What Would You Do?

Introduce and reinforce the practice of empathy in real-life situations!
Ages 8-14 / 30
min Activity
Emotion Recognition
Perspective Taking
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  • ‍Learn about empathy, and how to feel, think, and act in a way that shows care and concern for another person
  • ‍Complete an exercise to imagine practicing empathy in different situations

Supporting Research

Researchers have designed an exercise called “Event Empathy Action” (EEA) which has demonstrated an increase of students’ empathetic behaviors. This exercise presents hypothetical situations to students, and invites them to reflect on what is happening, imagine the affected person’s feelings, and share a compassionate course of action. Similarly, during this activity, educators should encourage students to practice emotion recognition to identify how someone might feel in a given situation, perspective taking to imagine their thoughts and behaviors, and kindness to express care and concern for them. 

To learn more about this skill, and how it promotes students’ healthy growth and the development of empathy, please check out our Empathy Framework.


Activity Partners


  1. Introduce empathy to students. You might say: “Empathy is an important skill that helps us understand and care about people. It has three parts: feeling, thinking, and acting. We notice and care about someone’s feelings, think about what it’s like to be them, and act in a kind and supportive way. We can practice empathy towards ourselves, people who we know (like our classmates and family members), and even people who we don’t know very well!”
    To reinforce the meaning of empathy, show this video to students, which shares a simple story about how empathy can help us connect with ourselves and others. You might also show them this chart, which describes the nine skills for practicing each type of empathy towards ourselves, others, and the world.
  2. Lead an “imagination exercise” by describing a common scenario, such as: “A new student walks into the lunch room, and they look around slowly. It looks like they don’t know where to sit.”

    Ask students to think about:
    • How the student might be feeling
    • Why they might be feeling this emotion
    • What they could do to help them

    In the example above, students can practice empathy by:
    • Imagining that the new student might be feeling anxious.
    • Thinking about how someone probably feels nervous when they are the “new kid” and they don’t know anyone else.
    • Taking action to help them by inviting them to sit at their table.
  3. Invite students to share about their own experiences by asking the following questions:
    • Think about a time when you felt sad, lonely, or upset. Did someone help you? What did they do, and how did their actions make you feel?
    • When we are helping someone, why is it important to think about their unique experiences and preferences? Does everyone like to be shown kindness in the same way?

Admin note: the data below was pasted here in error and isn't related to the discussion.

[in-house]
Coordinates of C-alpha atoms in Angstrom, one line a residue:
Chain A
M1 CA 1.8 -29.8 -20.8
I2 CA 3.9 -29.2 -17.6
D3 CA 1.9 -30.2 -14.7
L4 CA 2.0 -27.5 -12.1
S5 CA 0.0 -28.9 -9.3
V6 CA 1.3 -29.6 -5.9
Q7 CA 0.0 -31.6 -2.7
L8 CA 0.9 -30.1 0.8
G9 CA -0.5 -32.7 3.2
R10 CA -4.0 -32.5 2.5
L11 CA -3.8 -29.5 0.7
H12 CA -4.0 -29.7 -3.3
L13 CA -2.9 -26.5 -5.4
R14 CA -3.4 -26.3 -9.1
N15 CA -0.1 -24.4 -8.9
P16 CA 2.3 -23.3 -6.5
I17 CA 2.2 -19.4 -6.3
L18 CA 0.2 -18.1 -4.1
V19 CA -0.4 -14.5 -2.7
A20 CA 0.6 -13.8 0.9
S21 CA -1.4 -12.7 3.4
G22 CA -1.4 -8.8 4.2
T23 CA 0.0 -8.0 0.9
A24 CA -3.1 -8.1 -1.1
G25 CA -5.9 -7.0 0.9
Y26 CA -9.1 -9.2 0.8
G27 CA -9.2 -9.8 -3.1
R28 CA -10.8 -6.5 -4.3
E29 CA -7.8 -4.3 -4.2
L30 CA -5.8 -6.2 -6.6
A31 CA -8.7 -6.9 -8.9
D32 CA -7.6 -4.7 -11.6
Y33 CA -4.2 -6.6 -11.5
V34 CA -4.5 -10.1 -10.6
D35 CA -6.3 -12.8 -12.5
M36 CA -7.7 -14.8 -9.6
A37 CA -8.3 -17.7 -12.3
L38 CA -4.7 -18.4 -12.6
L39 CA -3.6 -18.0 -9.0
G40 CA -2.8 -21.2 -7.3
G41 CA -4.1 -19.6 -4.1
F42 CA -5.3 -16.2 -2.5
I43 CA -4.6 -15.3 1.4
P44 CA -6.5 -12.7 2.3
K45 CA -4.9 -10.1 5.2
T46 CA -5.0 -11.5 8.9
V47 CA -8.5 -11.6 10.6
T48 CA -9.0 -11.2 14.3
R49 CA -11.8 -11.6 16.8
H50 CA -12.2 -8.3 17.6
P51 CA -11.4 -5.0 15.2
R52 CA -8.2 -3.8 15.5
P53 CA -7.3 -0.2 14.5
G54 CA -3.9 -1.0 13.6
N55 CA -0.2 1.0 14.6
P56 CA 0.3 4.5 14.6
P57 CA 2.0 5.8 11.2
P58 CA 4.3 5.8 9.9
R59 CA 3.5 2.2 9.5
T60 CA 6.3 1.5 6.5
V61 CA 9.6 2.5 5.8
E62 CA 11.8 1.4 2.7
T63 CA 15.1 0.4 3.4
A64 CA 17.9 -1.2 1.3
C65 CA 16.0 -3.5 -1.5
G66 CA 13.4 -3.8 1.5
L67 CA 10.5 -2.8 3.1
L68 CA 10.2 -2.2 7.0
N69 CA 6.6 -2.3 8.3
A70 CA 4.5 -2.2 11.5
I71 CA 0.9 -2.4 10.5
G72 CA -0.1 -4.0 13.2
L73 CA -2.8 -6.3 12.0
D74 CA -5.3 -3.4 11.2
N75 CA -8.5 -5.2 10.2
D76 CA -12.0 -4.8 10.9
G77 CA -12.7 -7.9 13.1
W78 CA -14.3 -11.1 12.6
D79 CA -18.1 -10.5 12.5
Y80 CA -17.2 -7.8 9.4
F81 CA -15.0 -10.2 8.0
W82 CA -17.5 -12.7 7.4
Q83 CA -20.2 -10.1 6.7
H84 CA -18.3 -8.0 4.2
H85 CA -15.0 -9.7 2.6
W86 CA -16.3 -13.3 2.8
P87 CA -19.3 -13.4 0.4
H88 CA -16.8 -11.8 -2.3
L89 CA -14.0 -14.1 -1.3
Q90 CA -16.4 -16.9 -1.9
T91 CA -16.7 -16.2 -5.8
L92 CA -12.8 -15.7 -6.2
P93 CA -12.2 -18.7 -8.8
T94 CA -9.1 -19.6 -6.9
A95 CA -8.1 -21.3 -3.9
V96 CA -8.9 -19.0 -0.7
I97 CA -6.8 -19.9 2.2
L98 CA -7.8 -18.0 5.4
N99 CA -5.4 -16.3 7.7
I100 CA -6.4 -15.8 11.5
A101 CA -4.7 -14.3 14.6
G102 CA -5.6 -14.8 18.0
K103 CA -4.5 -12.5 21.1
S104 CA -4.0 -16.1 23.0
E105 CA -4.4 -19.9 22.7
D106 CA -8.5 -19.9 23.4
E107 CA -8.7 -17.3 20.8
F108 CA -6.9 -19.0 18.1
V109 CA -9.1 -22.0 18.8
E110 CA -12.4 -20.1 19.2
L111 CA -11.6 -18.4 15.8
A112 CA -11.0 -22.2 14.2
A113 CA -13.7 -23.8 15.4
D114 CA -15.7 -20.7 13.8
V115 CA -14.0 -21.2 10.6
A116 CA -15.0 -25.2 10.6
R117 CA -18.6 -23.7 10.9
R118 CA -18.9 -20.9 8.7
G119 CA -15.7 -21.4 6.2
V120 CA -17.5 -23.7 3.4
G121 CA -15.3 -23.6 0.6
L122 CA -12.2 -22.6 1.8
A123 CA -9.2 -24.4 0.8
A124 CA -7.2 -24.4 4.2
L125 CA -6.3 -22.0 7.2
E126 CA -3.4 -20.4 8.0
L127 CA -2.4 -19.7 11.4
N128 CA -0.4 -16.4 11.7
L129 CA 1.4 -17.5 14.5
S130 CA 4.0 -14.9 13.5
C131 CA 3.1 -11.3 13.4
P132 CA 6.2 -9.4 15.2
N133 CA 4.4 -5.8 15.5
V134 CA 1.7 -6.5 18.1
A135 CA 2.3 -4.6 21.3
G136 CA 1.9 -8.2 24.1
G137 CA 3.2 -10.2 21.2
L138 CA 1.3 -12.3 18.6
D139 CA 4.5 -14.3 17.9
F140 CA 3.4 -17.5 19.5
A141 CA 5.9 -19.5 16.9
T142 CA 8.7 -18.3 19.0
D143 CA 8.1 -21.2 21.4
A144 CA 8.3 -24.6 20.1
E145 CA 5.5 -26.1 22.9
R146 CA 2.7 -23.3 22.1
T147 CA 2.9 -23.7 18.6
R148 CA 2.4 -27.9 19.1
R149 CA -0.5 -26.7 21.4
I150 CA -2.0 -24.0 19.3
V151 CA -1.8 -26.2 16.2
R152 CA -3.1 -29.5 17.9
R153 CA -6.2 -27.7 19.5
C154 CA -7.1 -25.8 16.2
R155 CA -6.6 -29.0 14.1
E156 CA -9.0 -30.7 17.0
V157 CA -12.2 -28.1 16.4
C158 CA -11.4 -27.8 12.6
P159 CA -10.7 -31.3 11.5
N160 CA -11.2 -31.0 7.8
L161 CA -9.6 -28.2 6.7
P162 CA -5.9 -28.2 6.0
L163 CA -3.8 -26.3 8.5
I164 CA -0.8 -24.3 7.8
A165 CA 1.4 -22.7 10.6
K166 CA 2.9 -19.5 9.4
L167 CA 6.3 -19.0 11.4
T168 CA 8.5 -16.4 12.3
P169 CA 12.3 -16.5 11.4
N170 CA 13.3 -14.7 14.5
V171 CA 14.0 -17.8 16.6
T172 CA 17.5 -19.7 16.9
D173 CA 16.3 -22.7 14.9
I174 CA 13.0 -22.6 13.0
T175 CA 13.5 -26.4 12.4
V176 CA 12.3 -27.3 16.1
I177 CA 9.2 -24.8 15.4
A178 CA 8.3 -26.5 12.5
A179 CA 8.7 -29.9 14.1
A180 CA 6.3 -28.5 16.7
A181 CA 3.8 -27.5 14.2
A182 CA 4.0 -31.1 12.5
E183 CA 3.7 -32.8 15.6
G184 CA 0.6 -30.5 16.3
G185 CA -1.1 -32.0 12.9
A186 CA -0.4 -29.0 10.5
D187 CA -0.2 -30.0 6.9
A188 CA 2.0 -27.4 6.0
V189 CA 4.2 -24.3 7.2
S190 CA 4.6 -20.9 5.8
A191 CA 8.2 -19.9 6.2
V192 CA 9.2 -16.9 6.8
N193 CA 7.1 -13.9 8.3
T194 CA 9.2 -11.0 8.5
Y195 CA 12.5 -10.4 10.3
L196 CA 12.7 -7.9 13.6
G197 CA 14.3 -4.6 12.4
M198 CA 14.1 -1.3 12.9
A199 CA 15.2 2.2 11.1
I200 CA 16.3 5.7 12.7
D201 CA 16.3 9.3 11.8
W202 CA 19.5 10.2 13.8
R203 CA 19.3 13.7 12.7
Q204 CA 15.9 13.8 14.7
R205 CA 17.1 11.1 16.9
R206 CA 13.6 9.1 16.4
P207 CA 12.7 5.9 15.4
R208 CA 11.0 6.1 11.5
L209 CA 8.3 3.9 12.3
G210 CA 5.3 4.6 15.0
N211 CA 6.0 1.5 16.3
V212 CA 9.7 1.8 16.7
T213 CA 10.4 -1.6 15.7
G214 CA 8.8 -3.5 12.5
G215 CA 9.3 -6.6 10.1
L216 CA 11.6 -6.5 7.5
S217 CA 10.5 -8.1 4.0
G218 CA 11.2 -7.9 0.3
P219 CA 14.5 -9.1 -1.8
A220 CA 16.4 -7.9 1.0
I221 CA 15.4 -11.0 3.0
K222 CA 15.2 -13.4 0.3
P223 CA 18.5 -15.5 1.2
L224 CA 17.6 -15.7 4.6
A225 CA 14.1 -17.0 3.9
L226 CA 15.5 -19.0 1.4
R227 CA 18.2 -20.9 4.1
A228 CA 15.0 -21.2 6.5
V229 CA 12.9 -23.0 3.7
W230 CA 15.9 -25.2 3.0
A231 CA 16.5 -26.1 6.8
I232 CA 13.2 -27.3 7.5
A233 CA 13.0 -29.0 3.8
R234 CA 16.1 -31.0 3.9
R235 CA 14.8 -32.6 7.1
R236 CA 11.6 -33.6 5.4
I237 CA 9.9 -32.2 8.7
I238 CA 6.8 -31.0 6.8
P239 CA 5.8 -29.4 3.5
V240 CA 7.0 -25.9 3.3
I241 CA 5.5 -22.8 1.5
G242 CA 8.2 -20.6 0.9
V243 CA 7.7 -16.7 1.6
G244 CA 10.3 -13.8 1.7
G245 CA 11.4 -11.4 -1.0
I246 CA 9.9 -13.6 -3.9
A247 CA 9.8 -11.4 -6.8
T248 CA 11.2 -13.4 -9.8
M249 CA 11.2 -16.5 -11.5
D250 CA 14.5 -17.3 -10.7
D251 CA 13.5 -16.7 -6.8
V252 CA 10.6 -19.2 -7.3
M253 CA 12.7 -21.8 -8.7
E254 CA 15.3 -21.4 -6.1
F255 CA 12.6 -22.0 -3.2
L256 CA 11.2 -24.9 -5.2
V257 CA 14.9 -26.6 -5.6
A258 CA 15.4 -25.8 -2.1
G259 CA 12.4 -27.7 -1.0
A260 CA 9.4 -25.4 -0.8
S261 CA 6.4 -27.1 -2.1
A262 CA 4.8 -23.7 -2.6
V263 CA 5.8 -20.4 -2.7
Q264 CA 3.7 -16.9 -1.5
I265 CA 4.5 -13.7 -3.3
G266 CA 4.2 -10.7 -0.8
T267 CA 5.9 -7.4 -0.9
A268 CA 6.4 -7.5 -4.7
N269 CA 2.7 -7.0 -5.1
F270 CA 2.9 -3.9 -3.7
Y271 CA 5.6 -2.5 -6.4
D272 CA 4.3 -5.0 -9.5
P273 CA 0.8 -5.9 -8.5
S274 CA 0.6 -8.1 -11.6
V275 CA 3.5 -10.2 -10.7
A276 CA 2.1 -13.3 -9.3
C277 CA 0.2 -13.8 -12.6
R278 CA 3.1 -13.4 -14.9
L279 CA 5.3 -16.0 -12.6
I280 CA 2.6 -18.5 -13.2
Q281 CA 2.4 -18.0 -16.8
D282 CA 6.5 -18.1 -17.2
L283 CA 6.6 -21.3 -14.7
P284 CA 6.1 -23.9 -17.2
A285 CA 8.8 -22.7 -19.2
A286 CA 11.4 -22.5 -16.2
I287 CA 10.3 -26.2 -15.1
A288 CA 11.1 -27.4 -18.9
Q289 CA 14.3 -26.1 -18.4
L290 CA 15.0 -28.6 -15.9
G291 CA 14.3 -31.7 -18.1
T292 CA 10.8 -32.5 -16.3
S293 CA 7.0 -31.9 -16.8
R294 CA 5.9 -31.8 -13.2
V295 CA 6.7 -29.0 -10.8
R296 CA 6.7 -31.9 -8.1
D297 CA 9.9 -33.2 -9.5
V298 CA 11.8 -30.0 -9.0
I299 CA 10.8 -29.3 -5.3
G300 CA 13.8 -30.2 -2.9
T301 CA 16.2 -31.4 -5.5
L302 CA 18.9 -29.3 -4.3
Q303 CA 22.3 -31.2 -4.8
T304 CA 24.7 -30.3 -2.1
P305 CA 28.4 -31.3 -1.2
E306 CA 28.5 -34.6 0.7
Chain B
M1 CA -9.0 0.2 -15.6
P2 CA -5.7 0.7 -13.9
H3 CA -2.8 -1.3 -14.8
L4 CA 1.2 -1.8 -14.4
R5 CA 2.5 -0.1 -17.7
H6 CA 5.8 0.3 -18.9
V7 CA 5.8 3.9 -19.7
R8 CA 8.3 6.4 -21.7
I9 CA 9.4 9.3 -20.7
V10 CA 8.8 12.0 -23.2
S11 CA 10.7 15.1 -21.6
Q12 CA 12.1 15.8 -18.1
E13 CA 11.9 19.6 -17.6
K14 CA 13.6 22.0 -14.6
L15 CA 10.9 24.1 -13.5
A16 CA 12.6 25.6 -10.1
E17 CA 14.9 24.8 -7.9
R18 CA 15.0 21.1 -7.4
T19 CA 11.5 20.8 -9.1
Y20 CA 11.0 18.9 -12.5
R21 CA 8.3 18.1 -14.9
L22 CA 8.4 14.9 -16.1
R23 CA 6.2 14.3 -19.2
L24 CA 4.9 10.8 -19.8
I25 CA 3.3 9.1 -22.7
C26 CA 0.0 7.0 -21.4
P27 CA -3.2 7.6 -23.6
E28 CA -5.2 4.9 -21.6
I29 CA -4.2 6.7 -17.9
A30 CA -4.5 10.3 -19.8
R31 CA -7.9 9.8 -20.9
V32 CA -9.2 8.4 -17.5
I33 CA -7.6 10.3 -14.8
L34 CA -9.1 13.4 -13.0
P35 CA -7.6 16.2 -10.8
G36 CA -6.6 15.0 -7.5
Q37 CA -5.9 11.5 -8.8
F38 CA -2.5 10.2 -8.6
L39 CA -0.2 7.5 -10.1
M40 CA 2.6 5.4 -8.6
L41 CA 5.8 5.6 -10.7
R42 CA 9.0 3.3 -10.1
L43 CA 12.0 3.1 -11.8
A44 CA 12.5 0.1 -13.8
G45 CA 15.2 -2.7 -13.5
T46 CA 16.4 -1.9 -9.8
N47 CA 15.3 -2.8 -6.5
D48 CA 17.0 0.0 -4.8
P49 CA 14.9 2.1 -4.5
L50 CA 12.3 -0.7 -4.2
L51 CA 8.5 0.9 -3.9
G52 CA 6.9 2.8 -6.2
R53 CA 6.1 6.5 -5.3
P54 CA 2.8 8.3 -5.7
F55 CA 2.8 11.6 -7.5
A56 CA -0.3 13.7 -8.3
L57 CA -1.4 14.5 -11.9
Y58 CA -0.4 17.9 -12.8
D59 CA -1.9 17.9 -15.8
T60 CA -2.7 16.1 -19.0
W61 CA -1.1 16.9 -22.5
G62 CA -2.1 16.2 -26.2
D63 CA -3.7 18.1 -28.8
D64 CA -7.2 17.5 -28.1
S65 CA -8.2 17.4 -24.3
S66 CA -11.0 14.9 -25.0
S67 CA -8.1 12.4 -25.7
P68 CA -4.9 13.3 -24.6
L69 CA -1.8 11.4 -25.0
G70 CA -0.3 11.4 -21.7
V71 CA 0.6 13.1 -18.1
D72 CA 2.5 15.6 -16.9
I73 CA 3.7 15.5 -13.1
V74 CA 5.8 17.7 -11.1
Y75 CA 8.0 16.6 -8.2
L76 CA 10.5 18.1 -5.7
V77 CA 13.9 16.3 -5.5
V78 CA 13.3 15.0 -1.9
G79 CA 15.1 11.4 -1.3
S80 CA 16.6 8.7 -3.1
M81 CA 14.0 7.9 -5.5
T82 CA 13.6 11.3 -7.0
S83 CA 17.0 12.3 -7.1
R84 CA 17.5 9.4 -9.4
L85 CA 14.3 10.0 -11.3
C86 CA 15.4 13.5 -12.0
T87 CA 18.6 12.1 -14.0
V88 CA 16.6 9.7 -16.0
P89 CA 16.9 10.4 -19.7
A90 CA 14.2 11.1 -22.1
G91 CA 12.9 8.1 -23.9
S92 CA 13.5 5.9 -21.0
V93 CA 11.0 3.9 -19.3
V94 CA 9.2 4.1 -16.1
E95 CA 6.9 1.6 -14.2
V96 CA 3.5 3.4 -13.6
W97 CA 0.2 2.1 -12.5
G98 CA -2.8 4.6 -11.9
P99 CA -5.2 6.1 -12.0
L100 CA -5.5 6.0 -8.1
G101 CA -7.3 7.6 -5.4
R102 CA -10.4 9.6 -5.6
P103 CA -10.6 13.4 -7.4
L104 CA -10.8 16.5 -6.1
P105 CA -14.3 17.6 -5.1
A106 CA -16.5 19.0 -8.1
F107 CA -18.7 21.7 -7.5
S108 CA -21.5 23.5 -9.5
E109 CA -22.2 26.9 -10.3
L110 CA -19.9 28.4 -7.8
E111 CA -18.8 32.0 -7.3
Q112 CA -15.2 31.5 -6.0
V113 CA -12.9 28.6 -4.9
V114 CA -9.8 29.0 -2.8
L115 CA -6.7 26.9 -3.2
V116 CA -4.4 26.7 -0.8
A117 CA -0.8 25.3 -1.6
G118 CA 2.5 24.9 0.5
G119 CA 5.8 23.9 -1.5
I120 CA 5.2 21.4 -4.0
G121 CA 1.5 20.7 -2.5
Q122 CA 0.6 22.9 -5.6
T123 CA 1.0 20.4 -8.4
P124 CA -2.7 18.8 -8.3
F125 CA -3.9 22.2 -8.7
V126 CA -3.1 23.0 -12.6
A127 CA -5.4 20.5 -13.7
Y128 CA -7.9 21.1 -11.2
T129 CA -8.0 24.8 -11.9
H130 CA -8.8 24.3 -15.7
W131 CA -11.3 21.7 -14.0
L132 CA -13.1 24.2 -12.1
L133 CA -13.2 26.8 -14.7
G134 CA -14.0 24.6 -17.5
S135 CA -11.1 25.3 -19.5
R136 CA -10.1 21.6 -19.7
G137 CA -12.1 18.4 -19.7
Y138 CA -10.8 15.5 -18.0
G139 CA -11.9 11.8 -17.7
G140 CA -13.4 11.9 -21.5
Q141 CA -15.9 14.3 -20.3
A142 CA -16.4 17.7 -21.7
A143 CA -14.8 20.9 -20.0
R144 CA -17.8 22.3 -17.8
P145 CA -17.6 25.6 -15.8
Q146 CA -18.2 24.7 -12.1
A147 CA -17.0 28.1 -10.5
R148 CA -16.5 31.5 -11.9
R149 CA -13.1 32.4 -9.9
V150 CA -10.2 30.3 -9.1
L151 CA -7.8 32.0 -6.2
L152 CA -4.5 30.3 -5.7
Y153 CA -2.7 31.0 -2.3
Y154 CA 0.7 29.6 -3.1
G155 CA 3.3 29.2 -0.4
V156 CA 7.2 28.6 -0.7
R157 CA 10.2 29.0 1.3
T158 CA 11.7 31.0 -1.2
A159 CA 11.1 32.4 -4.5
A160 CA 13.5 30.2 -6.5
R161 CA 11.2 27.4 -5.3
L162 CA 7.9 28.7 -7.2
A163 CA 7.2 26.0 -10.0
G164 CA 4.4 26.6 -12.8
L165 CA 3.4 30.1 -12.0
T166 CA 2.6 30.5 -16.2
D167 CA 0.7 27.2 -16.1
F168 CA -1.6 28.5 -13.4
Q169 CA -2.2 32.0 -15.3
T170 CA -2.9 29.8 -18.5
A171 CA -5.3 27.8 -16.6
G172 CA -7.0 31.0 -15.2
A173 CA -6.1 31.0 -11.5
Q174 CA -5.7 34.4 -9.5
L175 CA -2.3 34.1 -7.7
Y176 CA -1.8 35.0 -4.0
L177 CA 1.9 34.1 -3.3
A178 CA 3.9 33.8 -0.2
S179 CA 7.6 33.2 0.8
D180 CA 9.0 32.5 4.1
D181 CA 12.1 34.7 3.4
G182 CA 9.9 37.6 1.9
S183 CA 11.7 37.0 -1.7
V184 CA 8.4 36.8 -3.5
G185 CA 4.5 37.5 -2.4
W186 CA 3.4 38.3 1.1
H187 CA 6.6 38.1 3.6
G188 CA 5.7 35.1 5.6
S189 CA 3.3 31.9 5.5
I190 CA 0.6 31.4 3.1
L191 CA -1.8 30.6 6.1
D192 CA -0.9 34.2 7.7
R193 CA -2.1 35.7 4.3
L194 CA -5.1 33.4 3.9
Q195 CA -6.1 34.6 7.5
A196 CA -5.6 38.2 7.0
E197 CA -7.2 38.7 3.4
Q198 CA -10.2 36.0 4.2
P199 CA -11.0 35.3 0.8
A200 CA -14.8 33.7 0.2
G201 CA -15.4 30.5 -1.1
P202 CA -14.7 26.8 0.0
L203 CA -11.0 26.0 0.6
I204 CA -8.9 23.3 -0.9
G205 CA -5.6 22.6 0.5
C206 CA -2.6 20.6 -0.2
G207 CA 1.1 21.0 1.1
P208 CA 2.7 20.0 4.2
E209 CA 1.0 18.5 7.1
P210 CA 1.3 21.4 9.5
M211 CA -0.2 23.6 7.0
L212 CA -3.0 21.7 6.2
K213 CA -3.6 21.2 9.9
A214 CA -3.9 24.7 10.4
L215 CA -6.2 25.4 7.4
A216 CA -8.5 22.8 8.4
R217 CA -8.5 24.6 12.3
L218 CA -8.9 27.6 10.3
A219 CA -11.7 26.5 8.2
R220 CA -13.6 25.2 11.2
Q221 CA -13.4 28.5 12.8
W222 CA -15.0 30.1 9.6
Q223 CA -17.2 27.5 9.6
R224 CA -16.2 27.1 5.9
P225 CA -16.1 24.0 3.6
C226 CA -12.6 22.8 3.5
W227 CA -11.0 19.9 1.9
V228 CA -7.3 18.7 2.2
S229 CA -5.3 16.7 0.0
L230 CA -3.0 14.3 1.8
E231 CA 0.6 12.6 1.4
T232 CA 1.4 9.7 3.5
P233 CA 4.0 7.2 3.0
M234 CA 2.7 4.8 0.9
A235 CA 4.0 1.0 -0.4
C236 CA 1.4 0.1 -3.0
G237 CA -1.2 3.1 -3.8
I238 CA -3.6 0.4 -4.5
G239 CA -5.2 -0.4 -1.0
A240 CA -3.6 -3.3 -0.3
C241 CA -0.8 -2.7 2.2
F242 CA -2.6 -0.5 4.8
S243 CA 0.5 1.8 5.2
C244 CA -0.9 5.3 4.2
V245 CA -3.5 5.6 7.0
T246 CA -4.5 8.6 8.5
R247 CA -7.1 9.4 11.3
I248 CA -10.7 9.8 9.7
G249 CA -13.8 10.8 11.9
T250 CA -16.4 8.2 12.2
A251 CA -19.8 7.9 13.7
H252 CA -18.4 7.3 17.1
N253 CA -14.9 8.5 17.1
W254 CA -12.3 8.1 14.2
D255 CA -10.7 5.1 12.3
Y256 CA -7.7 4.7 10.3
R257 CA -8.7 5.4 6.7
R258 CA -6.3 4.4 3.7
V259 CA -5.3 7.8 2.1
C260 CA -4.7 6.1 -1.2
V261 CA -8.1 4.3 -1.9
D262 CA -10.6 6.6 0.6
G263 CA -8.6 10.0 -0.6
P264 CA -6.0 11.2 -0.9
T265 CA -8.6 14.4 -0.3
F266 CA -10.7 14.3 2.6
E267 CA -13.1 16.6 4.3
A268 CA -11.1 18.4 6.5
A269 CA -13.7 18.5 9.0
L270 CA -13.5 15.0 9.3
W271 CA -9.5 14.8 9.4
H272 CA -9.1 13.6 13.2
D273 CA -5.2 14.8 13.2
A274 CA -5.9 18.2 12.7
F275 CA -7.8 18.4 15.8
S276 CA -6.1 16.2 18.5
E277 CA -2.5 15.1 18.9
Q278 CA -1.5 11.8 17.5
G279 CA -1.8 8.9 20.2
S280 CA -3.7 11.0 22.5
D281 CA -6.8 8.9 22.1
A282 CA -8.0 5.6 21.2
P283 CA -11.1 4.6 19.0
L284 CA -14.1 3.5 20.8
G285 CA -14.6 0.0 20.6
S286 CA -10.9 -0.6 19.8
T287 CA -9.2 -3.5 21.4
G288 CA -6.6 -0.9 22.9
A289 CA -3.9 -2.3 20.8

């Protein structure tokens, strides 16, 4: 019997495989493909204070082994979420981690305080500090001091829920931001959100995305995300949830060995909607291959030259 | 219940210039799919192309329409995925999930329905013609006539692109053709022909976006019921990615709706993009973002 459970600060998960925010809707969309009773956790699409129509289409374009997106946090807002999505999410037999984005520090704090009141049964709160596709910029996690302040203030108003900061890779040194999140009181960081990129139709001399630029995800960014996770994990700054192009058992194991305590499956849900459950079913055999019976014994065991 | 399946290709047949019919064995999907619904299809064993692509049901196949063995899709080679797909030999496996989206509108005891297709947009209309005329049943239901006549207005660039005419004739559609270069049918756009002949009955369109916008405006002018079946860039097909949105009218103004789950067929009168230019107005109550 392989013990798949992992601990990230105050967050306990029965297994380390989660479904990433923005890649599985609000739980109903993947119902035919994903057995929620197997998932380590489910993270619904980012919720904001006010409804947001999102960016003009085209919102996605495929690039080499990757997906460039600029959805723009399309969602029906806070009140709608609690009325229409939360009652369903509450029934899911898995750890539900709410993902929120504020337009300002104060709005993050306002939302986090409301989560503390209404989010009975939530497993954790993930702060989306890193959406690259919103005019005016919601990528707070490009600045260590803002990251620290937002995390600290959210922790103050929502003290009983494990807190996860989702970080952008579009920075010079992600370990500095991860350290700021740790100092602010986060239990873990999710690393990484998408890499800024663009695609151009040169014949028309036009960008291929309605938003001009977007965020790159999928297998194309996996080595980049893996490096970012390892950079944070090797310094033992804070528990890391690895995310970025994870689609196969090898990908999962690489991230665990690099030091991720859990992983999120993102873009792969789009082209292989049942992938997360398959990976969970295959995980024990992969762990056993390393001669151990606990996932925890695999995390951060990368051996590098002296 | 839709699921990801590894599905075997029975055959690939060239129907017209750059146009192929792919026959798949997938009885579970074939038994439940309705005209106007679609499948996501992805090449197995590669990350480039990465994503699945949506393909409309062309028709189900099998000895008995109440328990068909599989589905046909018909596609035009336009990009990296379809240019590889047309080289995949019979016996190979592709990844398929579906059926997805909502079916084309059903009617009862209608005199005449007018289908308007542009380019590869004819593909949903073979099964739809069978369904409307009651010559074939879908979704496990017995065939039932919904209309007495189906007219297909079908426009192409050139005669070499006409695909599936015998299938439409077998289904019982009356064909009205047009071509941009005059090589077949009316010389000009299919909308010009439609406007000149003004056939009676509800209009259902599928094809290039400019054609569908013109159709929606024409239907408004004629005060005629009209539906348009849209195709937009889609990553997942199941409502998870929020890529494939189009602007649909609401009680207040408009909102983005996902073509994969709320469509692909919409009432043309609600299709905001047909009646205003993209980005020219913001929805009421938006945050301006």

• Can you share about a recent time when you practiced empathy for someone? 
  4. Use the Canva template below as a digital activity, or print it out as a physical handout, to help students imagine how they would practice empathy in different situations. 

    The template can be accessed through this link by clicking on "Use template". Please note that you will need to sign in to a Canva account to use the template. To learn more about creating a free Canva for Education account, and adding your students to a virtual classroom, please visit this resource.
  5. Suggest additional scenarios that are relevant to students’ experiences or any issues that commonly arise in the classroom. For example: 

    Younger students (8-10 years old): 
    • Your parent or caregiver had a long and stressful day at work.
    • Your sibling is feeling sick and had to cancel their birthday party.
    • A classmate’s best friend recently moved away, so they have been spending most of their time alone. 
    • Your best friend is worried about giving a big presentation to the class. 
    • Your neighbor’s pet dog ran away.

    Older students (11-14 years old)
    • A classmate posted a video of themselves singing, and people are leaving hurtful comments on their video.
    • During a group project, a member of your group isn’t helping and everyone is upset with them.
    • While you are at the grocery store, you notice that someone on crutches is struggling to carry their basket of food.
    • Your best friend received a low grade on an important exam. 
    • Your neighbor lost their job, and they seem really worried about money.

If students in both classes have individual devices (e.g., mobile phone, tablet, laptop, etc.)...

Use a platform such as Google Meet, Zoom, or Microsoft Teams which allows you to screen-share during a video call. 
One educator should set up the Kahoot! game and share the code with students in both classes by following this tutorial about using Kahoot! in a remote learning environment, and share their screen so everyone can follow along.

If students in either class don’t have individual devices...

Follow the same instructions above, with one educator starting the game and sharing their screen so both classes can follow along.  
Instead of students joining the game to answer the questions, they can hold up their fingers, call out their answer, or use a paper template to indicate their response.

If you prefer not using Kahoot!...

Use this document (Spanish version) to prompt students.